Nature Champions: Traditional Orchards

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Traditional orchards are defined for priority habitat purposes as orchards managed in a low intensity way, in contrast with orchards managed intensively for fruit production. Use of pesticides and inorganic fertilisers is occasional, if at all. Mowing under the trees will be infrequent and the herbaceous layer may be managed through grazing or cutting for hay.  Spacing of trees in traditional orchards can vary quite widely but are generally half as dense as commercial orchards. 

Habitat structure (rather than vegetation type, topography or soils) is the defining feature of the habitat, with open grown trees set in herbaceous vegetation. Generally distinguished by the species composition (primarily family Rosaceae), the arrangement of the trees and the small scale of the individual habitat patches. 

Orchards are hotspots for biodiversity in the countryside, supporting a wide range of wildlife. The specific wildlife of each orchard site depends on the mosaic of habitats they encompass, including fruit trees, scrub, hedgerows, hedgerow trees, non-fruit trees within the orchard, the orchard floor habitats, fallen dead wood and associated features such as ponds and streams. A feature of the biodiversity of traditional orchards is the great variety of fruit cultivars that they contain, supporting the Global Strategy for Plant Conservation 2001 (of which the UK is a signatory).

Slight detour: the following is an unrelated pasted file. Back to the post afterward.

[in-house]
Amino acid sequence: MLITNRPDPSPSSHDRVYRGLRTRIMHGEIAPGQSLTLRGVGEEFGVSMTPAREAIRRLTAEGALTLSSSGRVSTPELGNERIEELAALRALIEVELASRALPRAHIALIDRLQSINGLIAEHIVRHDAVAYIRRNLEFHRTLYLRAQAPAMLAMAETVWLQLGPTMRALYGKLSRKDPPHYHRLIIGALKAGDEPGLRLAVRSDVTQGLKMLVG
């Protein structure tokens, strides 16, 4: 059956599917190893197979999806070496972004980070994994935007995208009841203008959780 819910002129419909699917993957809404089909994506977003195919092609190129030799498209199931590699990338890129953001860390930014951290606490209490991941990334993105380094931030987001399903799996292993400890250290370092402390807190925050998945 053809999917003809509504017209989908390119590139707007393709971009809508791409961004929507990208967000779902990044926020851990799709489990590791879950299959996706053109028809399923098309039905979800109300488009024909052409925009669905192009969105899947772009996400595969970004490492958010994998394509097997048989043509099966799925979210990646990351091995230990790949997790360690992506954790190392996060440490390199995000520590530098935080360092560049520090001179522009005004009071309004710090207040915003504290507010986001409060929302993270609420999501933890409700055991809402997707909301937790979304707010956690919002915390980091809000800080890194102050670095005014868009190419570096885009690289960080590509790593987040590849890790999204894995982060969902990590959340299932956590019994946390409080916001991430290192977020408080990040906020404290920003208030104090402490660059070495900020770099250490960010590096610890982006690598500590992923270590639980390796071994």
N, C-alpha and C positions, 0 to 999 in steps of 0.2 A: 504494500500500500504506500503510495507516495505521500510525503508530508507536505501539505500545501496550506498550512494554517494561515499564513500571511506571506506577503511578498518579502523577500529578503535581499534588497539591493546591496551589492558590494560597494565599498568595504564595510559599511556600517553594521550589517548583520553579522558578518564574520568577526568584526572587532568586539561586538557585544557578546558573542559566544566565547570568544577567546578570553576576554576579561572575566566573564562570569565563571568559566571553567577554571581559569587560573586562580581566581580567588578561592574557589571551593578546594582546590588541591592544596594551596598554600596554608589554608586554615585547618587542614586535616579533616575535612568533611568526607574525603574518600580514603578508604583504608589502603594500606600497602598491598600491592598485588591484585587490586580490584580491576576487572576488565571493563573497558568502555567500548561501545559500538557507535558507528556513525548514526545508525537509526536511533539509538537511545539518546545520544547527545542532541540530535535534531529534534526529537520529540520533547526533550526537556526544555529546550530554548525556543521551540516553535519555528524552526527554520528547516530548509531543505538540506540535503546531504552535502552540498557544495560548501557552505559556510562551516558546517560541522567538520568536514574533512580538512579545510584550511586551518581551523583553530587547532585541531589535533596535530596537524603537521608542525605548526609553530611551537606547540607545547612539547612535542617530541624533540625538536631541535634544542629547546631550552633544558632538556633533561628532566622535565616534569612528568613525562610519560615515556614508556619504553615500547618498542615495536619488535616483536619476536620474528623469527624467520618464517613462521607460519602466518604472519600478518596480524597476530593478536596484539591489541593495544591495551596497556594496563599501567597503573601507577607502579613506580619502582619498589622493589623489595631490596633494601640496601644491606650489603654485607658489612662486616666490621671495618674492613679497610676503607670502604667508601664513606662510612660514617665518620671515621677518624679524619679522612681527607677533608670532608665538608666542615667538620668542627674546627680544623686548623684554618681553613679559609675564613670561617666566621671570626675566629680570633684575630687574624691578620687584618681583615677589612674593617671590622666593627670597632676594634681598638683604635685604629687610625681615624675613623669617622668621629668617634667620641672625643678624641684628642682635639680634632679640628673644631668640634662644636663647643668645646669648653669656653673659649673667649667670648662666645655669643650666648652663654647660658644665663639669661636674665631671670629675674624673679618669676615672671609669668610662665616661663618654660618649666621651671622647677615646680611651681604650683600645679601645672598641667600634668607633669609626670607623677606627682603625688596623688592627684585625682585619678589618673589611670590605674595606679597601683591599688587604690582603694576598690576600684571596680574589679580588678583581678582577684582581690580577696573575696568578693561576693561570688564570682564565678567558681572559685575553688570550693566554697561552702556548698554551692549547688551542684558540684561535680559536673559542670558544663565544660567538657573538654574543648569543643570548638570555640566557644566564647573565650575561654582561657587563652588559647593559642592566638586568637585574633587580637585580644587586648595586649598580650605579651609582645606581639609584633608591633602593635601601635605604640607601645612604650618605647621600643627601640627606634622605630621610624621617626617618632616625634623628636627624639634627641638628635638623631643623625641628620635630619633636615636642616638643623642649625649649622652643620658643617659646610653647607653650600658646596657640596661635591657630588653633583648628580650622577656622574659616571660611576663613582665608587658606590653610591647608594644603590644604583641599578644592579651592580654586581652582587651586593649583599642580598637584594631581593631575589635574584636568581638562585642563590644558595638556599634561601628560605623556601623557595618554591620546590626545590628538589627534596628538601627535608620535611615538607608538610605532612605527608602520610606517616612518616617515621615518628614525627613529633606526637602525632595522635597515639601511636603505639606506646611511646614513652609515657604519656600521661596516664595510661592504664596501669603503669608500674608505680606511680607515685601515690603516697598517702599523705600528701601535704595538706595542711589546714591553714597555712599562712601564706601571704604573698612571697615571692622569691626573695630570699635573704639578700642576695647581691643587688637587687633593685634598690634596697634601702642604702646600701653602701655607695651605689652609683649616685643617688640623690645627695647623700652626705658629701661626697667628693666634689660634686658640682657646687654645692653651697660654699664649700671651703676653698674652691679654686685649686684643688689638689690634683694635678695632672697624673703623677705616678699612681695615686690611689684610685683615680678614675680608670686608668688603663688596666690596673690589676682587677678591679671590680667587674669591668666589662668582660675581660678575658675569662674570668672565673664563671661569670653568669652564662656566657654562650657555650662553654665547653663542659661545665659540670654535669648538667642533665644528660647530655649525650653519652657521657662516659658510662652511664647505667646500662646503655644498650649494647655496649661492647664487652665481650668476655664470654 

Action Needed

  • Support for heritage skills training in gardening and horticulture so that traditional orchards can continue to be managed effectively for habitat and produce
  • Support for locally-based food initiatives using traditional Scottish varieties of orchard fruit. Having an outlet for the produce supports the continuity of the habitat and sustainably, locally grown food options reduces carbon emissions. 
  • Recognition of the value of traditional orchards so as to prevent further loss from development.

Threats

  • Traditional orchards do need active management to ensure the ongoing health of the trees within them and a cycle of re-planting to ensure continuity of habitat. That management takes craft skills – from recognition of varieties and their particular needs and characteristics to annual pruning to promote flowering and fruiting. These skills are being lost as traditional  orchards are lost.
  • Traditional orchards are under pressure from land development. Many are in walled gardens and on level ground, attractive for housing and other buildings.
  • Intensification of agriculture, imports and competition from supermarkets mean that the traditional outlets for home grown produce are reduced, being less profitable. Traditional varieties well-suited to the Scottish growing climate are at risk.

MSP Nature Champion

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